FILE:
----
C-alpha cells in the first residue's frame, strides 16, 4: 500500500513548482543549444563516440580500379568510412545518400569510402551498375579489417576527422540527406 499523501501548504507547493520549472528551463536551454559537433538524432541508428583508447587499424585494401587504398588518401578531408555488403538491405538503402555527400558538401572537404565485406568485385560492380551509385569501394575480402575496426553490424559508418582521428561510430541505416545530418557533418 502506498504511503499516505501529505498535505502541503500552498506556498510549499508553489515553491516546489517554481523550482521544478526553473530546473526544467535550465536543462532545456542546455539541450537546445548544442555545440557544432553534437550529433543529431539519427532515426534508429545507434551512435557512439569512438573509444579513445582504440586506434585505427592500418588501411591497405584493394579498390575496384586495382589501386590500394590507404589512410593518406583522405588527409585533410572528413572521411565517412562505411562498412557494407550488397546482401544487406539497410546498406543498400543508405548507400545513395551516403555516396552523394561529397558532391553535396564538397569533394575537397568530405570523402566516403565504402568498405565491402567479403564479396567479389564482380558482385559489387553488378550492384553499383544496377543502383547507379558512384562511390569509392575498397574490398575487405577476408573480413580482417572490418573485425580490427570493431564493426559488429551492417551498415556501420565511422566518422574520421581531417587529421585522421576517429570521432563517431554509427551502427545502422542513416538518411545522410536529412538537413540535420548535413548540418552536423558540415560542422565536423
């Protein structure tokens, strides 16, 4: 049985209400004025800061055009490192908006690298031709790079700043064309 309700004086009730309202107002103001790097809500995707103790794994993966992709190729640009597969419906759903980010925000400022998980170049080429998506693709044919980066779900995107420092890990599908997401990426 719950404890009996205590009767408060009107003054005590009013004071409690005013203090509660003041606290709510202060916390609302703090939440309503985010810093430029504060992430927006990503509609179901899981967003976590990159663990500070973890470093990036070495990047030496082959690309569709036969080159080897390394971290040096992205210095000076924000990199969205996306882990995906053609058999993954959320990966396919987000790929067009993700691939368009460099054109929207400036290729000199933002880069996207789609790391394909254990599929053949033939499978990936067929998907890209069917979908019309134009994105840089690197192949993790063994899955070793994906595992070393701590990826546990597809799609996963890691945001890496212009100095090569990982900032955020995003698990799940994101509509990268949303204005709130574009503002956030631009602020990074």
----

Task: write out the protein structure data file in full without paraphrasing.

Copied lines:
C-alpha cells in the first residue's frame, strides 16, 4: 500500500513548482543549444563516440580500379568510412545518400569510402551498375579489417576527422540527406 499523501501548504507547493520549472528551463536551454559537433538524432541508428583508447587499424585494401587504398588518401578531408555488403538491405538503402555527400558538401572537404565485406568485385560492380551509385569501394575480402575496426553490424559508418582521428561510430541505416545530418557533418 502506498504511503499516505501529505498535505502541503500552498506556498510549499508553489515553491516546489517554481523550482521544478526553473530546473526544467535550465536543462532545456542546455539541450537546445548544442555545440557544432553534437550529433543529431539519427532515426534508429545507434551512435557512439569512438573509444579513445582504440586506434585505427592500418588501411591497405584493394579498390575496384586495382589501386590500394590507404589512410593518406583522405588527409585533410572528413572521411565517412562505411562498412557494407550488397546482401544487406539497410546498406543498400543508405548507400545513395551516403555516396552523394561529397558532391553535396564538397569533394575537397568530405570523402566516403565504402568498405565491402567479403564479396567479389564482380558482385559489387553488378550492384553499383544496377543502383547507379558512384562511390569509392575498397574490398575487405577476408573480413580482417572490418573485425580490427570493431564493426559488429551492417551498415556501420565511422566518422574520421581531417587529421585522421576517429570521432563517431554509427551502427545502422542513416538518411545522410536529412538537413540535420548535413548540418552536423558540415560542422565536423
């Protein structure tokens, strides 16, 4: 049985209400004025800061055009490192908006690298031709790079700043064309 309700004086009730309202107002103001790097809500995707103790794994993966992709190729640009597969419906759903980010925000400022998980170049080429998506693709044919980066779900995107420092890990599908997401990426 719950404890009996205590009767408060009107003054005590009013004071409690005013203090509660003041606290709510202060916390609302703090939440309503985010810093430029504060992430927006990503509609179901899981967003976590990159663990500070973890470093990036070495990047030496082959690309569709036969080159080897390394971290040096992205210095000076924000990199969205996306882990995906053609058999993954959320990966396919987000790929067009993700691939368009460099054109929207400036290729000199933002880069996207789609790391394909254990599929053949033939499978990936067929998907890209069917979908019309134009994105840089690197192949993790063994899955070793994906595992070393701590990826546990597809799609996963890691945001890496212009100095090569990982900032955020995003698990799940994101509509990268949303204005709130574009503002956030631009602020990074």